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In the midst of an ever-growing volume of literature on the sacrificial elements of Hebrews, Ben Ribbens’s recent dissertation deals particularly with how Hebrews understand the efficacy of Old Testament sacrifices in relation to Christ’s sacrifice. It does not unpack the OT’s own perspective on this issue, but rather focuses on Hebrews itself as well as other interpretations of the OT from the Second Temple period.

Ribbens suggests, first of all, that Hebrews shares with numerous Second Temple Jewish texts at least the following three assumptions: that OT sacrifices did “atone” for sin, that the disposition of the offerer mattered (thus sacrifices were not effective ex opere operato), and that, in cases involving a heavenly sanctuary, OT cultic practices do, or should, correspond to those in heaven. Second Temple texts exhibit a great deal of variety vis-à-vis cultic ideas; Ribbens argues that Hebrews shows particular affinity with the mystical apocalyptic tradition, wherein the heavenly cult is in heaven rather than identical to heaven (or the cosmos) and is equivalent to the throne room of God, the heavenly cult is already functioning rather than waiting in the wings for the eschaton, and heavenly beings (or a single heavenly being in Hebrews’s case) act as priests in that heavenly sanctuary.

Keeping an eye on this mystical apocalyptic background, Ribbens then moves through the various key texts in Hebrews to further unpack the nature of the heavenly sanctuary. That sanctuary is, according to Hebrews (and consistent with other apocalyptic texts), created, spatio-temporal, in need of purification via a heavenly cultic act, and a pattern for the earthly cult—both structurally and functionally (pp. 129–30).

The heavenly cult as a pattern for the earthly cult brings into focus both the similarities and the differences between Hebrews and its contemporaries. Frequently, the ongoing activity of the heavenly cult keeps the earthly cult on its feet, so to speak—earthly cultic activity works because there is, simultaneously, heavenly cultic activity. Hebrews diverges from this pattern in two ways: first, Hebrews argues that the only cultic activity in the heavenly sanctuary is that of Jesus himself following his death, resurrection, and ascension—thus, cultic activity on earth predates cultic activity in heaven even if the positions are reversed vis-à-vis the sanctuary itself. Second, Hebrews also claims that the advent of the heavenly cultic activity marks the advent of a new age, and, therefore, the end of earthly cultic activity (pp. 137–39).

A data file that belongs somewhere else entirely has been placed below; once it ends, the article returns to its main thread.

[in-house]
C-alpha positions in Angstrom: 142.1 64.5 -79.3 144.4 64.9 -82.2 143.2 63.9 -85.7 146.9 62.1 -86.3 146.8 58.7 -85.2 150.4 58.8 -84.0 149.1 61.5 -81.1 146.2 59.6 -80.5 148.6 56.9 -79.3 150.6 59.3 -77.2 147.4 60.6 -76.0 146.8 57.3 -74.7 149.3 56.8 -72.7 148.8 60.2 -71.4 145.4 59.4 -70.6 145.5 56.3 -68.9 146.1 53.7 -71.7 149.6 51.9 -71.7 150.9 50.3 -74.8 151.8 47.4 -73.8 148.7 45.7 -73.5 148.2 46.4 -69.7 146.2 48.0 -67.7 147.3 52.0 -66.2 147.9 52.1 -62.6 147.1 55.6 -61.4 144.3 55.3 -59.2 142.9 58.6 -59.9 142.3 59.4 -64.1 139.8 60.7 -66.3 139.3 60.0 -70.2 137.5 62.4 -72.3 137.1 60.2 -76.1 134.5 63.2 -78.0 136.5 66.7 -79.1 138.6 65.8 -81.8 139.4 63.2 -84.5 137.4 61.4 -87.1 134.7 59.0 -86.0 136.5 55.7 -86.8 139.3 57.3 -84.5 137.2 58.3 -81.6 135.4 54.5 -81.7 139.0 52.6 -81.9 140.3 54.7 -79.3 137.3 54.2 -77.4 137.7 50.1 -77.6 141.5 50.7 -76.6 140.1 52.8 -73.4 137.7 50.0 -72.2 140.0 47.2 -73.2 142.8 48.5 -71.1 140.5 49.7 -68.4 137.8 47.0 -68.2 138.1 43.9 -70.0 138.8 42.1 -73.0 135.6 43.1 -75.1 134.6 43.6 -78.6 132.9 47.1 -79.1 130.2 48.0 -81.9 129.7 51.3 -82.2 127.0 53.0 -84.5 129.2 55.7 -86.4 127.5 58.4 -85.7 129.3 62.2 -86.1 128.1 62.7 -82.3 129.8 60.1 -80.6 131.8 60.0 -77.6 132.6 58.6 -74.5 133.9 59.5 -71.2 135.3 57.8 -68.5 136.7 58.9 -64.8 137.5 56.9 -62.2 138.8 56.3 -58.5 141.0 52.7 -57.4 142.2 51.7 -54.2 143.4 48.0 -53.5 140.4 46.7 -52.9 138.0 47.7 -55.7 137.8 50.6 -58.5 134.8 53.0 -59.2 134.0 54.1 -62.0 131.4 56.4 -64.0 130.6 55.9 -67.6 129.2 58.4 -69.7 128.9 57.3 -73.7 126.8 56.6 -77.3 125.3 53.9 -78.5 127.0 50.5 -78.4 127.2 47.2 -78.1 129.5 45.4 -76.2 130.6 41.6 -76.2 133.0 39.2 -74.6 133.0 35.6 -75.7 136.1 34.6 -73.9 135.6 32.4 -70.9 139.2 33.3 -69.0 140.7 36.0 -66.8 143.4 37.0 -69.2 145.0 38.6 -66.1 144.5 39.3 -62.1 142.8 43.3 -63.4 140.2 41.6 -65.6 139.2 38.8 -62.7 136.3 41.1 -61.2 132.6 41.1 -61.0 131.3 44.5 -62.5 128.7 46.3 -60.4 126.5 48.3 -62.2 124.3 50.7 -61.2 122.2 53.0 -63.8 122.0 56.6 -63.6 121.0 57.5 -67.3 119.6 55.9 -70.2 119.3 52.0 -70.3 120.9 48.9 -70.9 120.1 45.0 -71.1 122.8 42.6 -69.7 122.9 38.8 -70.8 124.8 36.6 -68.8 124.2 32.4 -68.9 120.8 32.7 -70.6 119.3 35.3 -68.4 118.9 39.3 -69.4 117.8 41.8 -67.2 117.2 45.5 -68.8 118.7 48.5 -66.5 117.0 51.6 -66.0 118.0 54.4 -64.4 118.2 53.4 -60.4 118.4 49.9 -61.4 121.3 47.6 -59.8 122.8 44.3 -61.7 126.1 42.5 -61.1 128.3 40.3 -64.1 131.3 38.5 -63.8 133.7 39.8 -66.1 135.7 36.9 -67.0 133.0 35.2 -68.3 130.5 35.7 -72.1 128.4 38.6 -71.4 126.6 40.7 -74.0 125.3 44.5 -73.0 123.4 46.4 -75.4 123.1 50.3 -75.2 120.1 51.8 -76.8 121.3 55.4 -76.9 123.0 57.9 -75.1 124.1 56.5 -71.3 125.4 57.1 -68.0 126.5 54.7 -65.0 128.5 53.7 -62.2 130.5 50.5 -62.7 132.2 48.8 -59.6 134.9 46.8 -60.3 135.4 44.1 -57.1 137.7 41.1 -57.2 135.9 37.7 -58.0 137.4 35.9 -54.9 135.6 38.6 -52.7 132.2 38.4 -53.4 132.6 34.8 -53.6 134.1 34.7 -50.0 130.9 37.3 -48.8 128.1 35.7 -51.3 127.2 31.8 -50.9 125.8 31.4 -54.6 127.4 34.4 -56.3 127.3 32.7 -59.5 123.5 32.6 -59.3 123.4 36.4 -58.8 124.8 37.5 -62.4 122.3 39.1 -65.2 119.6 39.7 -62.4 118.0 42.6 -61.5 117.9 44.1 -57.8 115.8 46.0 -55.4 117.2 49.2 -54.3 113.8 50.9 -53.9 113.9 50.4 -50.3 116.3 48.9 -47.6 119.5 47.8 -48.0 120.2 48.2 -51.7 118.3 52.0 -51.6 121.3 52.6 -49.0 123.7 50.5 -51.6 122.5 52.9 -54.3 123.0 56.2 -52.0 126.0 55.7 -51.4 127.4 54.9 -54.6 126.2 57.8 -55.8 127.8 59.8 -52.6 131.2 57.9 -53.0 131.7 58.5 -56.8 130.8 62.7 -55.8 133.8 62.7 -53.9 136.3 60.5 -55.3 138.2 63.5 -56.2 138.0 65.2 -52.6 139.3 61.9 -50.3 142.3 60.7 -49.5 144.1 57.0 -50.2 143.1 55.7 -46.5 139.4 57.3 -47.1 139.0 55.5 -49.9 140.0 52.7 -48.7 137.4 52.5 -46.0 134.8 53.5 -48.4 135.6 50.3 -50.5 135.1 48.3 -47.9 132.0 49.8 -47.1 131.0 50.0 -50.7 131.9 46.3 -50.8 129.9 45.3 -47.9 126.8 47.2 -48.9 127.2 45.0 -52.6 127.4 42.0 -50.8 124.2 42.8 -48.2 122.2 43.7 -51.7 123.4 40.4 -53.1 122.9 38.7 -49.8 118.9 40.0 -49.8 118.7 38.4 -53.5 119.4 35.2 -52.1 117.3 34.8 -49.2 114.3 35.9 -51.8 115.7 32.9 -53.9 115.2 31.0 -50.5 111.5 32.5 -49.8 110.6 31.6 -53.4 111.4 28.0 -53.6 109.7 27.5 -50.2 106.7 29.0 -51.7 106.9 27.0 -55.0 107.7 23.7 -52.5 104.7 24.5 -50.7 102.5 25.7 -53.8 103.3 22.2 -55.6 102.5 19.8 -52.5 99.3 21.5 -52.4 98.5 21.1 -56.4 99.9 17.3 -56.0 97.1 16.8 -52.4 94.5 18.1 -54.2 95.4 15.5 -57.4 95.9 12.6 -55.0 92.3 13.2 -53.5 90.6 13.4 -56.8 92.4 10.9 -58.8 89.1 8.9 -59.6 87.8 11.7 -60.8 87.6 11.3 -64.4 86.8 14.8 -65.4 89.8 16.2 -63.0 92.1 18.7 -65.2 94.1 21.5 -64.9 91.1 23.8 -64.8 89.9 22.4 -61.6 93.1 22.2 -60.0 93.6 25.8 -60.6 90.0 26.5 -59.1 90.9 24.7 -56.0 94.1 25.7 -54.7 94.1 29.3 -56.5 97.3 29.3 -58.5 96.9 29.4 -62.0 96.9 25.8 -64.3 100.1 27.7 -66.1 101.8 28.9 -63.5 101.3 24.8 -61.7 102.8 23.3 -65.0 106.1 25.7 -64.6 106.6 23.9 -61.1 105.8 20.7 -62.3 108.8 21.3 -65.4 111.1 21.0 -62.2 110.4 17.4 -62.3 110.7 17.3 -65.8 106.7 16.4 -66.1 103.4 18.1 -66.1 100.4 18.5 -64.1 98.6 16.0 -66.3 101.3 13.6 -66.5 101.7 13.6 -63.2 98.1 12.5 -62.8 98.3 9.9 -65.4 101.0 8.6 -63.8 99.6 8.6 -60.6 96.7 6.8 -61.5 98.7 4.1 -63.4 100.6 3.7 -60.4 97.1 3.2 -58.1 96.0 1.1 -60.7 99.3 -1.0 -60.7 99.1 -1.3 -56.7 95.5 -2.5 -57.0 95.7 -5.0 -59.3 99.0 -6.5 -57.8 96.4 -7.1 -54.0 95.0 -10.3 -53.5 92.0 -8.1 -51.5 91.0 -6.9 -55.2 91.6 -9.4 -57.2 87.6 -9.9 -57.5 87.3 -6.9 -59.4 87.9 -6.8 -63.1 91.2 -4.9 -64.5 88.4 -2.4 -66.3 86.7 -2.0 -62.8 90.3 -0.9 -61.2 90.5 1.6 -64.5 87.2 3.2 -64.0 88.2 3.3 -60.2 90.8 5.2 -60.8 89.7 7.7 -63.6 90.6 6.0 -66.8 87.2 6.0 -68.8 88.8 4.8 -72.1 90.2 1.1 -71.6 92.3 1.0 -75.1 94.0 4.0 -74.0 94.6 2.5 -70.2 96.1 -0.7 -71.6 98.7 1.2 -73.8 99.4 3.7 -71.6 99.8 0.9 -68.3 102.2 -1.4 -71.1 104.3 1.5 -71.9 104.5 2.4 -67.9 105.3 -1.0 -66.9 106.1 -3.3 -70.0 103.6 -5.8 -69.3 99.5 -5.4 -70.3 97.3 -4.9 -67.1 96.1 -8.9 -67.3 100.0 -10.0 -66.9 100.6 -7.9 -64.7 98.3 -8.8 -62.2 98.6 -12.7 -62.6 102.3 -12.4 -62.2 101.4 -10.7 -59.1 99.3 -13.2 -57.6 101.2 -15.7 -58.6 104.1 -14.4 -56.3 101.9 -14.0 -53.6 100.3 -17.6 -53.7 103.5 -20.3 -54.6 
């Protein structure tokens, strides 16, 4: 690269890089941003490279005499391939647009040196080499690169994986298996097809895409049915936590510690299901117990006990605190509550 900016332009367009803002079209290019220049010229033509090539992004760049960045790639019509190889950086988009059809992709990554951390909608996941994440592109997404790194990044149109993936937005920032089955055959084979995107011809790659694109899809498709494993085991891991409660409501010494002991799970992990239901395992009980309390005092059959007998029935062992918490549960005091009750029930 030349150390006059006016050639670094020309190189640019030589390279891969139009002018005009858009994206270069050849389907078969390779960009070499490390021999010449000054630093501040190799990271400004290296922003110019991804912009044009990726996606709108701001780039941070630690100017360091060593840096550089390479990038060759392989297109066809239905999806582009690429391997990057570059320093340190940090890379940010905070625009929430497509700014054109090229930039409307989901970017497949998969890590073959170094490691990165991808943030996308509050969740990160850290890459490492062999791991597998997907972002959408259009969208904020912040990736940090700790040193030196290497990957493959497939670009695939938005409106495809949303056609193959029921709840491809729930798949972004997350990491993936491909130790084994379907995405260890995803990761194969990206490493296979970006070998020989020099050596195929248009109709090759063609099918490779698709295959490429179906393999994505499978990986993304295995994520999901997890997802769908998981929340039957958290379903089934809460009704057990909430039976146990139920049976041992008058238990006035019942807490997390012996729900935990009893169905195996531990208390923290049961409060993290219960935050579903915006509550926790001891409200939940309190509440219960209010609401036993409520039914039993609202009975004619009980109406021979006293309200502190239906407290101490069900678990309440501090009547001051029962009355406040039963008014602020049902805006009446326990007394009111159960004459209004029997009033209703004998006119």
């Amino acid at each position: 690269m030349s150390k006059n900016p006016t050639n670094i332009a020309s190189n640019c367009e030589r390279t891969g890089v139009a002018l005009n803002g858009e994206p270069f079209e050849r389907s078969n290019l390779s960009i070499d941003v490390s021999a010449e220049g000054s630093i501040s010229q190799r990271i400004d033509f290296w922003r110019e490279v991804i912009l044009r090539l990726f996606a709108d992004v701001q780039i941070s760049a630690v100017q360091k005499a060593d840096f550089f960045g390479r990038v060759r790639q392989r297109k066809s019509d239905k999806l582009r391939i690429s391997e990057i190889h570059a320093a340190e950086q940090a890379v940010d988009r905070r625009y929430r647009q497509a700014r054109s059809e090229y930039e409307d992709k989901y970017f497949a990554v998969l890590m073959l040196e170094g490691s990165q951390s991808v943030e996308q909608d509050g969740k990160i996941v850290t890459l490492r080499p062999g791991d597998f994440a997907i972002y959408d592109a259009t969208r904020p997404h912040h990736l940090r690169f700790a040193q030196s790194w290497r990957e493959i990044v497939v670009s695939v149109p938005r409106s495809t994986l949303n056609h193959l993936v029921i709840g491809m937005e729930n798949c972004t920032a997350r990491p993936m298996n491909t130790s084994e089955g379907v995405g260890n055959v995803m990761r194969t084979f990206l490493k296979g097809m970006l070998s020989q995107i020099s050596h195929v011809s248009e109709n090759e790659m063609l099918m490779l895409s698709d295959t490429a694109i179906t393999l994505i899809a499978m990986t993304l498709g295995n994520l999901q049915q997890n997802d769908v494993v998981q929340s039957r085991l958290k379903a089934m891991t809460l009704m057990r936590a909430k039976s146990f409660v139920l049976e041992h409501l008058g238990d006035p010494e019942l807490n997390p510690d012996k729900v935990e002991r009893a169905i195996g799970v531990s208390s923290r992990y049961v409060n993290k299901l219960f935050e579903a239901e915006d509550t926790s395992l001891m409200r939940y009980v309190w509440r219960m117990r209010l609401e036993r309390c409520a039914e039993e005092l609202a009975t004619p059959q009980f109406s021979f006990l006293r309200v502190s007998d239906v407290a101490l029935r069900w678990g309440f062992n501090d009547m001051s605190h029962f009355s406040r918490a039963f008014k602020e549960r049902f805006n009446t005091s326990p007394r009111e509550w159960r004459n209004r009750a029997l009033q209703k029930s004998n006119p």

This creates an obvious problem: how can the heavenly cult simultaneously post-date, validate, and terminate the earthly cult? Ribbens labels the OT sacrifices “sacramental, Christological types” (pp. 236), meaning that they were effective because of their correspondence to the later work of Christ. Effective in what way? Clearly, for Hebrews, Christ’s sacrifice accomplishes things that the OT sacrifices—even when validated by Christ’s sacrifice—did not. Ribbens outlines five potential cultic accomplishments that Hebrews discusses vis-à-vis OT sacrifices—five things that sacrifices could accomplish, according to Hebrews, and whether or not the OT sacrifices actually did so: forgiveness of sins (yes), atonement (yes), access to God (no), perfection (no), and redemption (no). He then discusses the longer list of tasks that Christ’s sacrifice did accomplish: atonement, forgiveness, purification, sanctification, perfection, redemption, removal of sin, forgetfulness of sin, and purification of the conscience. The critical points here are that 1) according to Hebrews, OT sacrifices did accomplish things beyond external cleansing, 2) those accomplishments were possible only by means of their sacramental and typological connection to the later work of Christ, and 3) the later work of Christ made continuation of the OT sacrifices unnecessary.

Ribbens’s book is a welcome addition to scholarship on Hebrews’s sacrificial theology. It is a serious piece of research, especially concerning notions of sacrifice and atonement in Second Temple Judaism. If I have a quibble, it is with Ribbens’s development of the nuances of “forgiveness.” First, he identifies forgiveness (in relation to redemption) as in some sense an inferior salvific good: “[f]orgiveness does not … mean that the sin or trespass is fully dealt with” (p. 183). Earlier, though, he claims that, according to Heb 10:18, the presence of forgiveness (which in this context refers not to OT sacrifices but to Christ’s sacrifice) implies the end of any need for subsequent sacrifice for sins (pp. 159–60). But this is a minor concern that does not detract from the quality of the overall work.

NB: For those familiar with recent debates on the location and sequence of Jesus’s atoning work, Ribbens agrees with those who locate Jesus’s priestly work primarily in heaven rather than on earth, while still affirming the sacrificial nature of the cross (pp. 108, 132–33; see Bobby Jamieson’s recent essay “Where and When Did Jesus Offer Himself? A Taxonomy of Recent Scholarship on Hebrews,” CBR 15 [2017]: 338–68 for discussion of Ribbens and others on this issue).

Michael Kibbe
Moody Bible Institute
Spokane, Washington, USA